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Publication numberUS3575335 A
Publication typeGrant
Publication dateApr 20, 1971
Filing dateOct 23, 1968
Priority dateOct 23, 1968
Publication numberUS 3575335 A, US 3575335A, US-A-3575335, US3575335 A, US3575335A
InventorsBaden Hans
Original AssigneeCustom Glass Ltd
Export CitationBiBTeX, EndNote, RefMan
External Links: USPTO, USPTO Assignment, Espacenet
Apparatus for making window spacer corner connections
US 3575335 A
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Description  (OCR text may contain errors)

United States Patent Hans Baden St. Albert, Alberta, Canada Appl. No. 769,993

Filed Oct. 23, 1968 Patented Apr. 20, 1971 Assignee Custom Glass Ltd.

Edmonton, Alberta, Canada Continuation-impart of application Ser. No. 519,687, Jan. 10, 1966.

Inventor APPARATUS FOR MAKING WINDOW SPACER CORNER CONNECTIONS 4 Claims, 5 Drawing Figs.

US. Cl 228/40, 29/476, 49/504, 228/36, 228/44, 228/56, 248/208 nt. Cl B23k l/08 Field of Search 228/36, 40, 44, 56; 29/476; 49/504; 248/208 [56] References Cited UNITED STATES PATENTS 297,629 4/1884 Perkins 2,255,151 9/1941 Clements..... 2,464,514 3/1949 Kaufmann 3,226,821 1/1966 Van Dijk et a1 Primary Examiner.l0hn F. Campbell Assistant Examiner-Robert J. Craig A!t0rney-Ernest Peter Johnson 228/40 29/476X 29/476X 228/36X ABSTRACT: An apparatus for fonning the ends of two window spacers into a mitred comer and dipping the corner in solder to effect a seal is provided. A V-notched jig receives the spacer ends to guide them into mitred, abutting relationship. A clamping jig locks the spacers in this position. The clamping jig is vertically movable to dip the corner into molten solder.

Patente c l April 20,1971

2 Sheets-Sheet 1 Patented April 20, 1971 2 Sheets-Sheet 2 APPARATUS FOR MAKING WINDOW SPACER CORNER CONNECTIONS This application is a continuation-in-part of application Ser. No. 519,687 filed Jan. 10, I966.

BACKGROUND This invention relates to an apparatus for sealing and connecting together the ends of a pair of window spacer lengths in mitred abutment.

A double glazed window unit includes two spaced glass planes having a peripheral spacer between them. The spacer is commonly made up of four lengths of hollow aluminum tubing of rectangular section. These lengths are connected together at their ends for form mitred comers.

lt is necessary to completely seal off the space between the panes. If this is not done, air, carrying moisture, will get into the space and the moisture will condense therein. Fogging of the window results.

According to common practice, a sealant is therefore provided between the inner surface of each glass pane and the adjacent contacting surface of the spacer. Additionally, the

spacer lengths are filled with desiccant. This leaves only the narrow crack at the apex of the mitred comers to be sealed off.

Now, the connecting together of the spacer lengths at their abutting ends and the sealing of the apex crack have long been expensive and troublesome operations for the window industry.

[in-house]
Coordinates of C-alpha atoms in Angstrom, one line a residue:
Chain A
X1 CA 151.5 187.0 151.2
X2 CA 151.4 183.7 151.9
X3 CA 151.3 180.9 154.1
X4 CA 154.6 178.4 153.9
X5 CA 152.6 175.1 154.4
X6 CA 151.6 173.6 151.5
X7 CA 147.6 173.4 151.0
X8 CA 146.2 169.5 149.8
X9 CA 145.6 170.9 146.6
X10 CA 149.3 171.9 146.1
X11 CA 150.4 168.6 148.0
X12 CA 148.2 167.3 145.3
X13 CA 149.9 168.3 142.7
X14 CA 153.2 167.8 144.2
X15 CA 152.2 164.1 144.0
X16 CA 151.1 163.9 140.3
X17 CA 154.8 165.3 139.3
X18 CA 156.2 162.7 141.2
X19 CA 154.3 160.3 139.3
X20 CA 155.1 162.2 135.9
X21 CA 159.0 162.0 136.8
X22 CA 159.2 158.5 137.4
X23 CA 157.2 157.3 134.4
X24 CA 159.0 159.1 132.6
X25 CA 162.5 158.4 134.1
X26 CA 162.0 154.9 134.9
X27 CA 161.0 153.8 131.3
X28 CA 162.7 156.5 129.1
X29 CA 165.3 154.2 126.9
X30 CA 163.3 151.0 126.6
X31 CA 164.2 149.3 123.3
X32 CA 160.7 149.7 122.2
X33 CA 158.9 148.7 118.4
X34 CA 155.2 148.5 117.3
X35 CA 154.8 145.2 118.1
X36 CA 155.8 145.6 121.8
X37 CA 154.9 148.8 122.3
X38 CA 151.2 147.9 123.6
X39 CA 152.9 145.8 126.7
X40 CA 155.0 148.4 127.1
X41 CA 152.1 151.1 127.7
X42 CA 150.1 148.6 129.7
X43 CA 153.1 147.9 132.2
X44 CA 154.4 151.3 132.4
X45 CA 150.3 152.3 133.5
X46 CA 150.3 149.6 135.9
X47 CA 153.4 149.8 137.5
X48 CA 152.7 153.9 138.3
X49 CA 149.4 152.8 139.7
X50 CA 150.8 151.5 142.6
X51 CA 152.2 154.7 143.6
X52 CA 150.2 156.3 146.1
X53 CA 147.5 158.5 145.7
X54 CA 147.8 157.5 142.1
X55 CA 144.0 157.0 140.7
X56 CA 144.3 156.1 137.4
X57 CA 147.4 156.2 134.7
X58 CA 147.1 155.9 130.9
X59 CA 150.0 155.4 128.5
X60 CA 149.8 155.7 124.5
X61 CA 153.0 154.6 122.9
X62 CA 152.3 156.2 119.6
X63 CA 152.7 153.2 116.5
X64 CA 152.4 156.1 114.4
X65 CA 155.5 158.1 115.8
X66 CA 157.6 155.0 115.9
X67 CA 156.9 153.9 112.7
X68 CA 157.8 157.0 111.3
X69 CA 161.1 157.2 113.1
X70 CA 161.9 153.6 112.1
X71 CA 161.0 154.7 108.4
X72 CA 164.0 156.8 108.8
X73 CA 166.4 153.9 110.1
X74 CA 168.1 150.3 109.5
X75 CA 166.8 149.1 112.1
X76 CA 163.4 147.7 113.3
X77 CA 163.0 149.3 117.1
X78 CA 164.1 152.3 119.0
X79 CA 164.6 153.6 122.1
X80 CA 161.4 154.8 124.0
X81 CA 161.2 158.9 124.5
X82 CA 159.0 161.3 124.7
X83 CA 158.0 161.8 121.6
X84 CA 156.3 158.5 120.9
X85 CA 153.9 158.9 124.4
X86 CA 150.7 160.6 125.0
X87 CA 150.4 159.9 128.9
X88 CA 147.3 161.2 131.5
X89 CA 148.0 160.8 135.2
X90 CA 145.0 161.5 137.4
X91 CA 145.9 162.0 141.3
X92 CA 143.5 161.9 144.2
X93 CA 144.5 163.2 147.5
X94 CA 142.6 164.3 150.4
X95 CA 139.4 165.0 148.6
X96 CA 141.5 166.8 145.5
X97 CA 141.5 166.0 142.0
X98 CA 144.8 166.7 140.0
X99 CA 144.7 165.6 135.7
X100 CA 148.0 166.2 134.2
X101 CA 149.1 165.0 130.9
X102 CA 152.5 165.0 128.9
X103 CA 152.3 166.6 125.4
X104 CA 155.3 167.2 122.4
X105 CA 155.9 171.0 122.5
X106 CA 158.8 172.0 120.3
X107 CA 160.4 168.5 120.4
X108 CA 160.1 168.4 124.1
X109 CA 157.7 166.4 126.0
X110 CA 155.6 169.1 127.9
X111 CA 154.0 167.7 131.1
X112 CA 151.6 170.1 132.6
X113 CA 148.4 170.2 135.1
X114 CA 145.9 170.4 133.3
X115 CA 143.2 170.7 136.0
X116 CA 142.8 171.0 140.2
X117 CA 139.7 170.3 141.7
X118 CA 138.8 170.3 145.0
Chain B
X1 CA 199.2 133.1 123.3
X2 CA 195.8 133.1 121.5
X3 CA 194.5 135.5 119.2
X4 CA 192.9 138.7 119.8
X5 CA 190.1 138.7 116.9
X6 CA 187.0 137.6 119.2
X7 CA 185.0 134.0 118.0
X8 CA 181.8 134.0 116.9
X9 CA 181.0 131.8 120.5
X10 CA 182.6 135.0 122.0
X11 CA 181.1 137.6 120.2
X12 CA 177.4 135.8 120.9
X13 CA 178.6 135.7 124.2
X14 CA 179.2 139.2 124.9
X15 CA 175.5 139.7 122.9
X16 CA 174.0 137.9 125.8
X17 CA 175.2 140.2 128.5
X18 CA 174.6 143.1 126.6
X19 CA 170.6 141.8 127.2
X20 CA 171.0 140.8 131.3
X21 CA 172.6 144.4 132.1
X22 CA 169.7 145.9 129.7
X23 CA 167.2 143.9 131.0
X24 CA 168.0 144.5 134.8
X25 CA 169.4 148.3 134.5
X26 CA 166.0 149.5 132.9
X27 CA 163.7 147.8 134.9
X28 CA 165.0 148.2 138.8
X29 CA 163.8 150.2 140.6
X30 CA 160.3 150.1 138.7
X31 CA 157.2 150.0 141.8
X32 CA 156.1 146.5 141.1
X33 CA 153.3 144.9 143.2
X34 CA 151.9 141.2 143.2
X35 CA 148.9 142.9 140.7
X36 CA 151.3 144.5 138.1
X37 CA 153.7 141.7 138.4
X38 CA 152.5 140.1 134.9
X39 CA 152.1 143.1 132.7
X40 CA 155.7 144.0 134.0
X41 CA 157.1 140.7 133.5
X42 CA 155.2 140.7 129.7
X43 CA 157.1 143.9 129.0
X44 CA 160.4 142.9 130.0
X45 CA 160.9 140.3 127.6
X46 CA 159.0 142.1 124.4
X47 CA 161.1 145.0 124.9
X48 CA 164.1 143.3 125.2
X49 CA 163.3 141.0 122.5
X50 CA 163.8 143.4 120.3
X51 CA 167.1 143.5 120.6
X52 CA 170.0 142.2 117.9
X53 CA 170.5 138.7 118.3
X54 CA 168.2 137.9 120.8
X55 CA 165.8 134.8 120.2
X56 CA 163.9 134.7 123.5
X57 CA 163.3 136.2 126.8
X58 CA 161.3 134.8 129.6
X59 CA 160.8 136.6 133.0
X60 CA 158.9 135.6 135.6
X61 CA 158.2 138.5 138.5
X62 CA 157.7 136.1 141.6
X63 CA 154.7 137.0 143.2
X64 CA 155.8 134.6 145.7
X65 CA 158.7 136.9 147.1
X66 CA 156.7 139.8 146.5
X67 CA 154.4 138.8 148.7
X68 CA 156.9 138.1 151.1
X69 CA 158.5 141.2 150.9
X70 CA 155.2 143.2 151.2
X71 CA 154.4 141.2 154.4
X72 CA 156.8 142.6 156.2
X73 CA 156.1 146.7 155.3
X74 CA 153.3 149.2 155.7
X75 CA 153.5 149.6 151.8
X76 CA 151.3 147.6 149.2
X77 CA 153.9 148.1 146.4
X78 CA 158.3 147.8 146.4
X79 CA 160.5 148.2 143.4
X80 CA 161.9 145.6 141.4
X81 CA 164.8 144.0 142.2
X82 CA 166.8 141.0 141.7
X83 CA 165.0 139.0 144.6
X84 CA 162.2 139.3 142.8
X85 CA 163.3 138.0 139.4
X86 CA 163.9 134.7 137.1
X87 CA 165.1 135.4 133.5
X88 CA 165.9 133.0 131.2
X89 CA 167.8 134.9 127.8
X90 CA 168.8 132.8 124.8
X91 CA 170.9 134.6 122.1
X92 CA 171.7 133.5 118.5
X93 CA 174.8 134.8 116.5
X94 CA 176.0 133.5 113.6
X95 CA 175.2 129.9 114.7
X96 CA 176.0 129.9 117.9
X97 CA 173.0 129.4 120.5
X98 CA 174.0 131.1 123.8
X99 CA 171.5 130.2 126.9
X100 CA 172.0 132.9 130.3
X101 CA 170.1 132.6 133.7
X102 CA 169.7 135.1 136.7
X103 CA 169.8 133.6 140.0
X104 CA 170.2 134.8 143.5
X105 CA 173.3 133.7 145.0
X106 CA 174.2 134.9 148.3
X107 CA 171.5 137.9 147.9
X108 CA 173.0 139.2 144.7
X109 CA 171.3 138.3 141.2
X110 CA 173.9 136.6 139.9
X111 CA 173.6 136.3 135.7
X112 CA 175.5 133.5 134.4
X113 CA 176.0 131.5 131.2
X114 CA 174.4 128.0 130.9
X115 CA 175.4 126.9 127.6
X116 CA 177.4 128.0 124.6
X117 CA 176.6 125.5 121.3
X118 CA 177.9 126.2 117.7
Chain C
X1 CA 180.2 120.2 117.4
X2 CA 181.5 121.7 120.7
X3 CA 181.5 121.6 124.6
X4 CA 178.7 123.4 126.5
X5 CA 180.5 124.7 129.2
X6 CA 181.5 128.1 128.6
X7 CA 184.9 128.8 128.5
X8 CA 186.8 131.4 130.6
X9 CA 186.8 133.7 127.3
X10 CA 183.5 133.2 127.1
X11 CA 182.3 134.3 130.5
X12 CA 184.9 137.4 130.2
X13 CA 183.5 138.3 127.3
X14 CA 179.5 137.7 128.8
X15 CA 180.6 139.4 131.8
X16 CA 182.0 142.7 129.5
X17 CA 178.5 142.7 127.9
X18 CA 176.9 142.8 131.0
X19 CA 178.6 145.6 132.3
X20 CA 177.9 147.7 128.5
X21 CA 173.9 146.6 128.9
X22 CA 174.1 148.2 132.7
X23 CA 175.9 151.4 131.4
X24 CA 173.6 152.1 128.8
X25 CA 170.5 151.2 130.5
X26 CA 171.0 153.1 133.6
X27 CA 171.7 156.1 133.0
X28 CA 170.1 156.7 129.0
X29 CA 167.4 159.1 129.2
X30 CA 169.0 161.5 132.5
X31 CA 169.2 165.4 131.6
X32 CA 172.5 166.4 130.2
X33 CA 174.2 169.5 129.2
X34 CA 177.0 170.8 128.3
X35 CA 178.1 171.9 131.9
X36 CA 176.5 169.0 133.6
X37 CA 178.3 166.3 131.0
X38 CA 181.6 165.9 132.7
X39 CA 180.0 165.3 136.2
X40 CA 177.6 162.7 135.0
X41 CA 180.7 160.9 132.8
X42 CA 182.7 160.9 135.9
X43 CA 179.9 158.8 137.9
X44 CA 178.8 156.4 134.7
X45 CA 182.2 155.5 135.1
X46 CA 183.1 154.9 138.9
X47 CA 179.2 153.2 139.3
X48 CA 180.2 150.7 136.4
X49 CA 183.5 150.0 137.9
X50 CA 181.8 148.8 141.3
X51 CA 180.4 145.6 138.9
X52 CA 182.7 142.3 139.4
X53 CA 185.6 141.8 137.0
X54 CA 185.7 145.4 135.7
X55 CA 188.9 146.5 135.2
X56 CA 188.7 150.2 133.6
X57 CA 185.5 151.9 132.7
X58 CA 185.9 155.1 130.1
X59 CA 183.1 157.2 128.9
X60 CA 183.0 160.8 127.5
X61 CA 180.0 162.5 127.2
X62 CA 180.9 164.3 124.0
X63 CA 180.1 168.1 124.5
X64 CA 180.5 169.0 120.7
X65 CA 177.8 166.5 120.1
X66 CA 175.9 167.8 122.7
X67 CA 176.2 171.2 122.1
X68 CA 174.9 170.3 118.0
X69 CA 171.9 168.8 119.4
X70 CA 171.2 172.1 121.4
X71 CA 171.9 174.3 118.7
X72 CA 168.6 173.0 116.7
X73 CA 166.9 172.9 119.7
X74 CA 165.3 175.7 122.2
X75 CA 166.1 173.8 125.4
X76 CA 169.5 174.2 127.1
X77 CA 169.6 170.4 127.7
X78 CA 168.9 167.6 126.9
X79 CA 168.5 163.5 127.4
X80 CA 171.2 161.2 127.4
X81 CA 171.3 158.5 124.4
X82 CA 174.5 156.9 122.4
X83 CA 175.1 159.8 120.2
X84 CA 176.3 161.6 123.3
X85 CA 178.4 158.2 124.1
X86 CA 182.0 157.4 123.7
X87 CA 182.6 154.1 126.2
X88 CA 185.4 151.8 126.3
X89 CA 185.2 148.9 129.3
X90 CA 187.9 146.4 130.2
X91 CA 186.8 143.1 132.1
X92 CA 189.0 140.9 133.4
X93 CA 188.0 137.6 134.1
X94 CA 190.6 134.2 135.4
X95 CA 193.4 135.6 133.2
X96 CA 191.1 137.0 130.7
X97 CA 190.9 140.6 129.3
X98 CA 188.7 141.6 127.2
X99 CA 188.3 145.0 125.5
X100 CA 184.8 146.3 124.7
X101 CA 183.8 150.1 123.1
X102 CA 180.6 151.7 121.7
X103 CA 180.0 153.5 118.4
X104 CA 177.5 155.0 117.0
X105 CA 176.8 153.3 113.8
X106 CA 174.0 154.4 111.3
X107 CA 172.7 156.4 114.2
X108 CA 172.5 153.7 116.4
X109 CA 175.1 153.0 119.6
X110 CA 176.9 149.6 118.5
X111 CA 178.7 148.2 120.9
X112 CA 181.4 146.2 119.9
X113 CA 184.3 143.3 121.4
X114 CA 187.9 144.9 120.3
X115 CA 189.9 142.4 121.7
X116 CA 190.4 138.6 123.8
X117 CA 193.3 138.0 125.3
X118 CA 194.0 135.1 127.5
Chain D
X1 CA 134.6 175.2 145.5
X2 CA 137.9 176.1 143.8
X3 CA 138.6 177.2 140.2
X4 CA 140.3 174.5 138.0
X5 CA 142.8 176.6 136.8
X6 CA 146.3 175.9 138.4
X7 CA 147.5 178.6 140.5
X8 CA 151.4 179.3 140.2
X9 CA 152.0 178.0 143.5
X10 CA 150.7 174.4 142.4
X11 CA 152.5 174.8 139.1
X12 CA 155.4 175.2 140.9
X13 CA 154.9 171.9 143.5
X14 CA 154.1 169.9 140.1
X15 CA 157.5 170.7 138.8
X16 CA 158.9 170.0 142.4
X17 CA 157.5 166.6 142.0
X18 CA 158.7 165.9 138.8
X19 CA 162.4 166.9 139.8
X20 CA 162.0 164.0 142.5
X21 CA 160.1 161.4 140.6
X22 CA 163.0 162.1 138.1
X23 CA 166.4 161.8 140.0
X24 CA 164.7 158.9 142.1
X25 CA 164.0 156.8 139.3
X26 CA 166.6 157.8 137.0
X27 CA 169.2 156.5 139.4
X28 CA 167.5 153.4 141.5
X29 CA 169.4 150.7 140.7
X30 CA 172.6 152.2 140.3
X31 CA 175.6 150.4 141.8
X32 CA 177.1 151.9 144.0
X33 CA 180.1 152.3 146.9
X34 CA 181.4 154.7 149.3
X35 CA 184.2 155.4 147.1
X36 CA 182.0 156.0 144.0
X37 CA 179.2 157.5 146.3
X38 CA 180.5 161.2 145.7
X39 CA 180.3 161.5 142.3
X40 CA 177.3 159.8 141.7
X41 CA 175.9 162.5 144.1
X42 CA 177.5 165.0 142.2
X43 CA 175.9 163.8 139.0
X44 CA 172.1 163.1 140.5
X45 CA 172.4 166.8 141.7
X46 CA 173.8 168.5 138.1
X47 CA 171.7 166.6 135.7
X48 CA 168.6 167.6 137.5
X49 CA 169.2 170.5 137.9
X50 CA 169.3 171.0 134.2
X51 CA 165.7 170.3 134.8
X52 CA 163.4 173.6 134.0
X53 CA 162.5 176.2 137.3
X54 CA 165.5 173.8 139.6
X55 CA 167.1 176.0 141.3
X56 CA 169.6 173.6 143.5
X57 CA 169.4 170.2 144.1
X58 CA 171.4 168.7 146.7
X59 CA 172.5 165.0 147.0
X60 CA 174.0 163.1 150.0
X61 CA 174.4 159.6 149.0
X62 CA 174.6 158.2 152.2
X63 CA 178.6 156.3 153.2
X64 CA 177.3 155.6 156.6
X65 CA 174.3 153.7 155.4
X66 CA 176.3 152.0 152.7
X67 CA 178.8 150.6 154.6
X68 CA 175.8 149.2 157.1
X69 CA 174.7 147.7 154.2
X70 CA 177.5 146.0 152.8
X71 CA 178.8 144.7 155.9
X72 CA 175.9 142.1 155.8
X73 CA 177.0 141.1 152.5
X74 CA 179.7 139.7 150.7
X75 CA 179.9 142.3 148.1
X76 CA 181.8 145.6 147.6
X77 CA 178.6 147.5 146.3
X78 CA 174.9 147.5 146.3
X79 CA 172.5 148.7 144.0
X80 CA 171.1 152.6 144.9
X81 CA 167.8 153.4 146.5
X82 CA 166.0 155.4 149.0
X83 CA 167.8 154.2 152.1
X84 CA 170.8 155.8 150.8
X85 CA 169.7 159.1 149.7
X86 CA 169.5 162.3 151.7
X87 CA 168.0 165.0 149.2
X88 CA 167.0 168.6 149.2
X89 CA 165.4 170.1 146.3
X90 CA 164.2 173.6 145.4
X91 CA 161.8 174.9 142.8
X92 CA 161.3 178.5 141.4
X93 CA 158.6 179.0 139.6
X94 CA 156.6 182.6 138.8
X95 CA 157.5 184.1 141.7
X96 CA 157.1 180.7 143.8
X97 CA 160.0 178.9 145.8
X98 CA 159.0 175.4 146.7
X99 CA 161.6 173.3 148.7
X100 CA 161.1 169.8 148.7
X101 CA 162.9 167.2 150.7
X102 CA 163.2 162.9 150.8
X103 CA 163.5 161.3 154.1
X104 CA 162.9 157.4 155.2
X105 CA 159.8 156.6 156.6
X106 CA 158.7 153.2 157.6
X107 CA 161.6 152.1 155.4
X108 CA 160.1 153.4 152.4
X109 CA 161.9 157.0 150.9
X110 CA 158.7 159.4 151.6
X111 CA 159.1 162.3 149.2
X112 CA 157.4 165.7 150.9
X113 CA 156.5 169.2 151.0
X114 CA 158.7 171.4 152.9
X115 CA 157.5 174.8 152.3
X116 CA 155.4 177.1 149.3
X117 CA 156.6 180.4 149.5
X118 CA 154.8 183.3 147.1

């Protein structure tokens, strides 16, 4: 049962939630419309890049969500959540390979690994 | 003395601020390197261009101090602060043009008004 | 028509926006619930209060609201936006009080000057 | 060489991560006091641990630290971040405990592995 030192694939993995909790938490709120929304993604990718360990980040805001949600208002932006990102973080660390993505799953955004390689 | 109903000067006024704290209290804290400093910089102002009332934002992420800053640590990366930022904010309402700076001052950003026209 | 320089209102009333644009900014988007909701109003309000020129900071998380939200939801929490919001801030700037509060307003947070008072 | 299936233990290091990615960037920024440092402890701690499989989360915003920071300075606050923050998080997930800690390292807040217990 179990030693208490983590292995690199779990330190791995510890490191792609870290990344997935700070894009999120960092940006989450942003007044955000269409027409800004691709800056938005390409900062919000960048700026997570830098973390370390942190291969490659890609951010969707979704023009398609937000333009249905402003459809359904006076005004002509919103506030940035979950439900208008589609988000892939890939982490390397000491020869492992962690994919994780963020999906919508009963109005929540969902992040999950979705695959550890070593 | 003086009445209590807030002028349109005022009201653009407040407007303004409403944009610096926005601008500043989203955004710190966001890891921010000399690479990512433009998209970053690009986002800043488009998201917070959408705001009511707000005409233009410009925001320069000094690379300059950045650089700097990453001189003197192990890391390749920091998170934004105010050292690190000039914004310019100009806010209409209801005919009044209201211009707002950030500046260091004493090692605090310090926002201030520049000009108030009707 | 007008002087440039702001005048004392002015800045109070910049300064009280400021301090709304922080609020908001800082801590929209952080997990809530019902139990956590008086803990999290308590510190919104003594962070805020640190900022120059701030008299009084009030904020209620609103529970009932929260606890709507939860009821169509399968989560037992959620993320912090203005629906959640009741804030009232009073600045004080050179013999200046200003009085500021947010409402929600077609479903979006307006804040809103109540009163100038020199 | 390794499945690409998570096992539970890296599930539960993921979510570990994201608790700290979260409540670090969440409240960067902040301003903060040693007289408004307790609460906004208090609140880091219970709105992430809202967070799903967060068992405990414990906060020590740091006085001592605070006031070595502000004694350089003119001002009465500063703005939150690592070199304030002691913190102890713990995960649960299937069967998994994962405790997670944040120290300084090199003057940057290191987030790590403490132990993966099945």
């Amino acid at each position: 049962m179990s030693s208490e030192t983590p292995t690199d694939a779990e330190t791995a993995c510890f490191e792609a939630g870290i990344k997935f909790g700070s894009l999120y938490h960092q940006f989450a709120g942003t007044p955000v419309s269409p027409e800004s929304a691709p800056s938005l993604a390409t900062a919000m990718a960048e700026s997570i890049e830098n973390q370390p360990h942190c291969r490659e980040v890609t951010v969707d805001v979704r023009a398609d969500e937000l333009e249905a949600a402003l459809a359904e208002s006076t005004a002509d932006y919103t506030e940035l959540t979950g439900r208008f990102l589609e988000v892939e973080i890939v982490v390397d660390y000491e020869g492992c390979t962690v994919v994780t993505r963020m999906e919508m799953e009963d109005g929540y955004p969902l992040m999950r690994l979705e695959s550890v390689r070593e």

One method employed to effect connection and sealing has involved clamping the ends together and welding them from the outside. There are disadvantages to this method. For example, use of the technique results in an exterior bead which must be ground off flush with the outer surface of the spacer. Furthermore, the method is slow and does not lend itself to automation. Finally, oxidation of the aluminum occurs during welding and this is deleterious.

Another method involves inserting a corner lineup into the spacer length ends to draw them into a correctly mitered position. The mitered comer is then dipped in molten solder. The solder fills the space between the lineup and the interior wall surfaces of the spacer lengths and plugs the apex crack to efiect a seal. However, the use of a lineup has disadvantages. For example, the lineups themselves are relatively expensive. They have to fit very snugly within the spacer lengths in order to properly position them; as a result the solder may not penetrate between lineup and spacer to the extent needed to give a good seal and connection.. Additionally, the air space between the lineup and spacer wall tends to insulate the lineup from the heat of the molten bath. As a result, the solder will not run readily on the cold lineup surface. This again can result in a poor seal and connection.

With the foregoing in mind, it is the primary object of this invention to provide an apparatus which will mechanically line up the ends of two spacer lengths in a mitered abutting relationship; which will lock them in that state; which will then submerge the formed comer in molten solder for a period of time to pennit the solder to enter its interior; and which will then withdraw the mitered ends from the solder and hold them in the said position for a period to time to enable entrapped solder to solidify and form a desirable seal and connection.

SUMMARY The present invention provides an apparatus which achieves the foregoing objects, It is comprised of the following combination: An open topped, heated vessel containing molten solder; a comer-forming member adapted to guide the ends of two spacer lengths into mitered, abutting relationship; a clamping member adapted to lock the ends in the mitered position; and means adapted to move the clamping member so as to submerge the mitered comer in the solder to permit solder to flow thereinto whereby, when the comer is withdrawn, entrapped solder will cool and solidify to seal the comer and connect the spacer length.